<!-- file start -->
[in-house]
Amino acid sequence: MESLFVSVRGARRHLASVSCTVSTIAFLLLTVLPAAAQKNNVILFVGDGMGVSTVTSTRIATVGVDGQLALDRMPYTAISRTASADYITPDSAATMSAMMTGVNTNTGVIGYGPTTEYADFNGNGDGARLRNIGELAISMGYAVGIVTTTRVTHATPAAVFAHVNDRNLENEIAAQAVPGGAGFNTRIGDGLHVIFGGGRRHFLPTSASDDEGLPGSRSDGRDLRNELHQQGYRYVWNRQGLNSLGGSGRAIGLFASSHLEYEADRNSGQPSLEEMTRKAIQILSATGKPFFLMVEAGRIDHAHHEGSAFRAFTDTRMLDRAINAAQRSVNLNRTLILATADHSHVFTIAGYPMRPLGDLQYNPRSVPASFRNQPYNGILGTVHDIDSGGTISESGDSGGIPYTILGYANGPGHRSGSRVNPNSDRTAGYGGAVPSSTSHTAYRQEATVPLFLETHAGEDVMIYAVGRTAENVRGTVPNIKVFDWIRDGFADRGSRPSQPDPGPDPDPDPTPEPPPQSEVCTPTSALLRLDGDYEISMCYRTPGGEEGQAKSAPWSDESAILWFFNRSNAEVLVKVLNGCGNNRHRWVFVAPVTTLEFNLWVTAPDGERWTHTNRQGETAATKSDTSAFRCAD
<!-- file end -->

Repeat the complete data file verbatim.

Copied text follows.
[in-house]
Amino acid sequence: MESLFVSVRGARRHLASVSCTVSTIAFLLLTVLPAAAQKNNVILFVGDGMGVSTVTSTRIATVGVDGQLALDRMPYTAISRTASADYITPDSAATMSAMMTGVNTNTGVIGYGPTTEYADFNGNGDGARLRNIGELAISMGYAVGIVTTTRVTHATPAAVFAHVNDRNLENEIAAQAVPGGAGFNTRIGDGLHVIFGGGRRHFLPTSASDDEGLPGSRSDGRDLRNELHQQGYRYVWNRQGLNSLGGSGRAIGLFASSHLEYEADRNSGQPSLEEMTRKAIQILSATGKPFFLMVEAGRIDHAHHEGSAFRAFTDTRMLDRAINAAQRSVNLNRTLILATADHSHVFTIAGYPMRPLGDLQYNPRSVPASFRNQPYNGILGTVHDIDSGGTISESGDSGGIPYTILGYANGPGHRSGSRVNPNSDRTAGYGGAVPSSTSHTAYRQEATVPLFLETHAGEDVMIYAVGRTAENVRGTVPNIKVFDWIRDGFADRGSRPSQPDPGPDPDPDPTPEPPPQSEVCTPTSALLRLDGDYEISMCYRTPGGEEGQAKSAPWSDESAILWFFNRSNAEVLVKVLNGCGNNRHRWVFVAPVTTLEFNLWVTAPDGERWTHTNRQGETAATKSDTSAFRCAD